Defendant also offered the testimony of Nives Friedman, a former food chemist for the State of Illinois, for the purpose of rendering an opinion as to defendant's blood-alcohol content at the time Officer Reavy stopped him. The court allowed Ms. Friedman's testimony over the objection of the State. Ms. Friedman testified as to her education, experience, and expertise in the areas of blood- and breath-alcohol content and their measurement by breathalyzer machines. She offered her opinion that, based upon information given to her by the defendant's attorney, defendant's blood-alcohol content at the time he was arrested would have been between .04 and .06.
In closing, defendant argued that, based upon the lack of evidence indicating the breathalyzer machine to have been properly certified and a similar lack of evidence establishing the police department's compliance with the Department of Public Health's standards in the administration of his breathalyzer test, his test was not accurate. He further argued that his blood-alcohol content was not in excess of .10 at the time he was arrested and thus requested the court to rescind the statutory summary suspension of his driving privileges. The court noted that much of the evidence presented in the rescission hearing would have been extremely relevant in a trial on the charge of driving under the influence of alcohol; however, it found defendant had failed to sustain his burden of proof and denied the petition to rescind.
Defendant filed a motion to reconsider the court's judgment and presented argument at a hearing on June 27, 1988. Counsel for defendant summarized the issues raised at the initial rescission hearing as follows: (1) whether, at the time defendant was driving, his blood-alcohol content was .10 or greater; (2) whether the breathalyzer machine used to administer defendant's test was properly certified; and (3) whether the Naperville police department complied with the Department of Public Health's regulations while administering defendant's breathalyzer test. Defendant argued that his blood-alcohol content at the time he was driving was relevant under the "statutory scheme" contained in sections 11-501 and 11-501.2 of the Code (Ill. Rev. Stat. 1987, ch. 95 1/2, pars. 11-501, 11-501.2). He further argued that, as there had been no showing that the breathalyzer machine was properly certified, and the arresting officer was unable to indicate whether the Department of Public Health's regulations had been followed, defendant had established that the breathalyzer test was invalid. The court denied defendant's motion to reconsider, and his timely appeal ensued.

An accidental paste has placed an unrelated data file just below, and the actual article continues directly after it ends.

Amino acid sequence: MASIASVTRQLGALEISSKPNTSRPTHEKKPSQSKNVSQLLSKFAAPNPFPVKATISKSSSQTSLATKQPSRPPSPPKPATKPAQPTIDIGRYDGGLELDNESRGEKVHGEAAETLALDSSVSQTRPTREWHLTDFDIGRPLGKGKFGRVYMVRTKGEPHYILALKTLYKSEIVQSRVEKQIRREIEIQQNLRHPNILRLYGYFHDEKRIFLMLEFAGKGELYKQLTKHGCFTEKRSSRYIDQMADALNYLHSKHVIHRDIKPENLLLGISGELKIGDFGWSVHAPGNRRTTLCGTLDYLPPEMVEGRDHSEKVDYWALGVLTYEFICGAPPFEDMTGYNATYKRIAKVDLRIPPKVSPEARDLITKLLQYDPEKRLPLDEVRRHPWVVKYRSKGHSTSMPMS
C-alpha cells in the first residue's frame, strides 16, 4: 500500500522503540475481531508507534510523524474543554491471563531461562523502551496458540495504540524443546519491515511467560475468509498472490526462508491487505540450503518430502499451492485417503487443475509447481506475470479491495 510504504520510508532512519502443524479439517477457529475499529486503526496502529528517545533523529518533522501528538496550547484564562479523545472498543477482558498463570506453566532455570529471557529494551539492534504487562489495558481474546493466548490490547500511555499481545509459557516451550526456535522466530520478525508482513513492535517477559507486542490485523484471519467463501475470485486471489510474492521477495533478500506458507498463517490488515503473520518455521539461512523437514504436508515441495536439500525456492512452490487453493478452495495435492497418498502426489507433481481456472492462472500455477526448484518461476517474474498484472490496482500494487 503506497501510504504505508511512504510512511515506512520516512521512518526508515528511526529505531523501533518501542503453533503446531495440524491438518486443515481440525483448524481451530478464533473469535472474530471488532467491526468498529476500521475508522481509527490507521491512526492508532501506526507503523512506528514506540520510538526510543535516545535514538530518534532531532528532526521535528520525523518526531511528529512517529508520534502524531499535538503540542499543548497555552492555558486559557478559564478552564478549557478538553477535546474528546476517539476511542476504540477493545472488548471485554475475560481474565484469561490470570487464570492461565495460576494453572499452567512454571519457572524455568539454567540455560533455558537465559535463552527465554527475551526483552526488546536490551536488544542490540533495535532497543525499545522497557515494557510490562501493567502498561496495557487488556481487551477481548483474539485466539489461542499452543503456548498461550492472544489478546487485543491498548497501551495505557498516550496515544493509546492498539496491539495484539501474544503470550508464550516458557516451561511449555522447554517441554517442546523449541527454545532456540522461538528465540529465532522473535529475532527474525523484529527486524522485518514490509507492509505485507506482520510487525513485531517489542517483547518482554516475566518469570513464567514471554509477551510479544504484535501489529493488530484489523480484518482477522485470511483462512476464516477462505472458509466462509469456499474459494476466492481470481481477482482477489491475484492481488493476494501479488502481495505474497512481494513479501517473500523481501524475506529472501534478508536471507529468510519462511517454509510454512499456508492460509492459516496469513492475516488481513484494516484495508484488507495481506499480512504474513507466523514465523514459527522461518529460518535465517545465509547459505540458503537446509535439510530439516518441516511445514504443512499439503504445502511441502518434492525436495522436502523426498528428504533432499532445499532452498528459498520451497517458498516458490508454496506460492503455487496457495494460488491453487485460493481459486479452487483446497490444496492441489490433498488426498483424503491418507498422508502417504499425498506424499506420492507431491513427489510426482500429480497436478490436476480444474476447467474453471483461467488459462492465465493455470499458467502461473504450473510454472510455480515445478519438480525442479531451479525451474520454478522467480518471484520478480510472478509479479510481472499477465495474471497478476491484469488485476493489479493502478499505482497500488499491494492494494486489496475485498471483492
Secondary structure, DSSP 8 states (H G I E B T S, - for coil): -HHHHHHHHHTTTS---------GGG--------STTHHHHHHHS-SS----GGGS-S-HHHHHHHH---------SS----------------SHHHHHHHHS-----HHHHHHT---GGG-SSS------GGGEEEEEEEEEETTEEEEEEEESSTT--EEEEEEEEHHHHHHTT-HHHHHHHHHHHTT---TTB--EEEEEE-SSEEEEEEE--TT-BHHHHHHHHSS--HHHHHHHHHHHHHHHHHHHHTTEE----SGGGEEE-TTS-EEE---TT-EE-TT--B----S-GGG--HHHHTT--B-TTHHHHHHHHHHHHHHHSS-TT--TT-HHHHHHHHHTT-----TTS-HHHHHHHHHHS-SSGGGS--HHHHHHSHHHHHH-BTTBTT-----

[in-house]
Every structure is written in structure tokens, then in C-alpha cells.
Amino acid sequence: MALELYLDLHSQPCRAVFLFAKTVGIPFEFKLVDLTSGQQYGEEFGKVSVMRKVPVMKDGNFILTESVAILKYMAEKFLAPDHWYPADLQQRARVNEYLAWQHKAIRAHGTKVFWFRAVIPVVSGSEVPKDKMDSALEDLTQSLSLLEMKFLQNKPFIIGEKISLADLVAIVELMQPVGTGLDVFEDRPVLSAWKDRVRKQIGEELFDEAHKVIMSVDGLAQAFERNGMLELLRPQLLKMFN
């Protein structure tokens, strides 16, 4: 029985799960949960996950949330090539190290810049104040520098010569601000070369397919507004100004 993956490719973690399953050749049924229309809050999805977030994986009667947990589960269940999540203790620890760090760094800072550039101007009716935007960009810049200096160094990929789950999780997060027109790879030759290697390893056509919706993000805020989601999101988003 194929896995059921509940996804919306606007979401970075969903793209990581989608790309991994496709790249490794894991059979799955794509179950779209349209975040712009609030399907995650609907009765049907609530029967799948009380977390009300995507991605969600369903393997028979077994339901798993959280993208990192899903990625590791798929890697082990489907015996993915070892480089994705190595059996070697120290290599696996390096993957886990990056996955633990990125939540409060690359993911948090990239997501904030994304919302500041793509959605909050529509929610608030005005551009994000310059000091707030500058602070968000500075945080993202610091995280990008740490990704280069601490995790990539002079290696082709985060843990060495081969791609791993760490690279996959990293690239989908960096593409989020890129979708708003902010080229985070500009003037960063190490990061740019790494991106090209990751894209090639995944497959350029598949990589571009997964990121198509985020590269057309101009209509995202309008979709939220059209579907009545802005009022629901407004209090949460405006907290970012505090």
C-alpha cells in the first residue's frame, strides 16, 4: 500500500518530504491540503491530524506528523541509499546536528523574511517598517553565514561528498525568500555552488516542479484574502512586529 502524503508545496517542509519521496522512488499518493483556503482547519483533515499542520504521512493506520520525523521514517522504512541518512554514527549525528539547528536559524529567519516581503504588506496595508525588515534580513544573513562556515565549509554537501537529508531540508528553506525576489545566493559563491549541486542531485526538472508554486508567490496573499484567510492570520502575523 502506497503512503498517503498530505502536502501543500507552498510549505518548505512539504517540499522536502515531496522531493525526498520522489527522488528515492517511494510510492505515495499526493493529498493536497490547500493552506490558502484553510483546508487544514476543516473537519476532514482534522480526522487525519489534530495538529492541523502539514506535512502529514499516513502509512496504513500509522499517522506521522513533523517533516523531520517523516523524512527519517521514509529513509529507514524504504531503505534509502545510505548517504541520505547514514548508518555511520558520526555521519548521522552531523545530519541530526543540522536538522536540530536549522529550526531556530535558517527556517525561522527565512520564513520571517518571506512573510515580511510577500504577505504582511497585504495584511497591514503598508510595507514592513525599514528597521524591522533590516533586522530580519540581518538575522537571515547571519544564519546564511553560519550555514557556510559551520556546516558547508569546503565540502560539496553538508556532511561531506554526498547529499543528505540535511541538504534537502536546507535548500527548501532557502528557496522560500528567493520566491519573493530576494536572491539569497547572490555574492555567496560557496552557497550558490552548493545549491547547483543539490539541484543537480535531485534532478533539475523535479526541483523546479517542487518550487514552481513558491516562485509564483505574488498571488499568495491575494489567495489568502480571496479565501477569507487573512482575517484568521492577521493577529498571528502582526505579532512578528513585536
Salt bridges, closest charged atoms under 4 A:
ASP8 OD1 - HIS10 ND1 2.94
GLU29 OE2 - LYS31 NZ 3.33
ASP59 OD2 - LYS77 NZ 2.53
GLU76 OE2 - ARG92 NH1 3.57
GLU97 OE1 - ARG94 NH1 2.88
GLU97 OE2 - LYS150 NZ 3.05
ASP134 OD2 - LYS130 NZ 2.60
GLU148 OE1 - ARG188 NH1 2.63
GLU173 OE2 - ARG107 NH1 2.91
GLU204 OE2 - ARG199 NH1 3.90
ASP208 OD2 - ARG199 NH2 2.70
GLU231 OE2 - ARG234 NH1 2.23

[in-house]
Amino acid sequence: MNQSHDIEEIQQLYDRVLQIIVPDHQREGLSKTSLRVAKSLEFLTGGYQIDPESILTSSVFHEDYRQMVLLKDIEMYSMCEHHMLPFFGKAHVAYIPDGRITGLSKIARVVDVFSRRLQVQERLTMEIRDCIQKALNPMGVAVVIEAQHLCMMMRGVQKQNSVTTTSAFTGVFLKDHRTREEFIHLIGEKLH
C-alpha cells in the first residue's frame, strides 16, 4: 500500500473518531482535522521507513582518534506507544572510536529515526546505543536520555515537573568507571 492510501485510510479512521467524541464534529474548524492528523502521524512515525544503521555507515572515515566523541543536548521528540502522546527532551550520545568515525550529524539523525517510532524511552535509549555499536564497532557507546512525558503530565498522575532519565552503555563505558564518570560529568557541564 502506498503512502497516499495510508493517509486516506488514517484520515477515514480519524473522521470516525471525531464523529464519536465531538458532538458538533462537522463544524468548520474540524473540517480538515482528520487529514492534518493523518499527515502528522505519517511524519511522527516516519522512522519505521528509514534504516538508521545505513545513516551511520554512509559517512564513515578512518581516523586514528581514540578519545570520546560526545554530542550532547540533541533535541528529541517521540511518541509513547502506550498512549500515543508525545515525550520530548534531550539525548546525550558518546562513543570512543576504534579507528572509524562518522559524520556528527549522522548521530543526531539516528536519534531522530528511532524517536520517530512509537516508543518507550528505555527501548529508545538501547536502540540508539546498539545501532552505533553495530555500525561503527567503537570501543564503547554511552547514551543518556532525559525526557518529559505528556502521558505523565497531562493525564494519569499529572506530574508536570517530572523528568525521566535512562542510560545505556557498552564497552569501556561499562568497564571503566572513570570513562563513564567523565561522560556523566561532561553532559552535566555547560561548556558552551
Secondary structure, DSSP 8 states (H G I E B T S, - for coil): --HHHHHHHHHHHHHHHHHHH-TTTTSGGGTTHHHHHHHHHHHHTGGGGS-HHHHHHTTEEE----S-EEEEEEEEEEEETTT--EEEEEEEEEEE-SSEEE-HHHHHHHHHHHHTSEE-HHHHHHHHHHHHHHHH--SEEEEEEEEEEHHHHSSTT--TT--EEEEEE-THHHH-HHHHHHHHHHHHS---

Defendant raises two issues on appeal: (1) whether a defendant's blood-alcohol content at the time he is arrested is relevant in a hearing on the rescission of his summary suspension of his driving privileges; and (2) whether the defendant in the instant case sustained his burden of proof in establishing the invalidity of his breathalyzer test result.
Defendant's initial contention lacks a basis in law, as evidence of a defendant's blood-alcohol content at the time of an arrest is clearly not required by the statutory language of the summary suspension provision contained in section 11-501.1 of the Code (Ill. Rev. Stat. 1987, ch. 95 1/2, par. 11-501.1) and the summary suspension hearing provision set forth in section 2-118.1 of the Code (Ill. Rev. Stat. 1987, ch. 95 1/2, par. 2-118.1). Thus, we conclude that the trial court correctly rejected the defendant's offer of proof on this issue.
In support of his position, defendant relies exclusively upon People v. Hamilton (1987), 118 Ill. 2d 153, claiming that Hamilton stands for the proposition that a petitioner can raise issues not enumerated in section 2-118.1 of the Code (Ill. Rev. Stat. 1987, ch. 95 1/2, par. 2-118.1). In Hamilton, the trial court struck down this section as unconstitutional on the basis that it improperly limited the scope of issues to be considered in a statutory summary suspension hearing. The supreme court reversed, holding that the trial court's interpretation of the section was overly rigid and restrictive. Section 2-118.1(b) provides in pertinent part:
"The scope of the hearing shall be limited to the issues of:
4. Whether . . . such person did submit to and complete such test or tests which determined an alcohol concentration of 0.10 or more." (Ill. Rev. Stat. 1987, ch. 95 1/2, par. 2-118.1(b).)
The trial court had interpreted subsection 4 as limiting the defendant's inquiry to a yes or no question. The supreme court, on the other hand, read this section in the context of sections 11-501.1 (Ill. Rev. Stat. 1987, ch. 95 1/2, par. 11-501.1) (the implied consent and summary suspension provision) and 11-501.2 (Ill. Rev. Stat. 1987, ch. 95 1/2, par. 11-501.2) (section which defines the types and requirements of chemical tests used to measure blood-alcohol content). The supreme court concluded that a defendant's inquiry into the validity of the test result was implicit within the statutory scheme, stating:
"By its explicit language, section 11 -- 501.1 provides that implied consent to the chemical tests, upon which grounds for summary suspension are predicated, is subject to section 11 -- 501.2, which specifically provides that the tests must comply with certain requirements. For purposes of this case, the issue then becomes whether a licensee seeking rescission of summary suspension may raise the issue of noncompliance at a rescission hearing. We answer that question in the affirmative.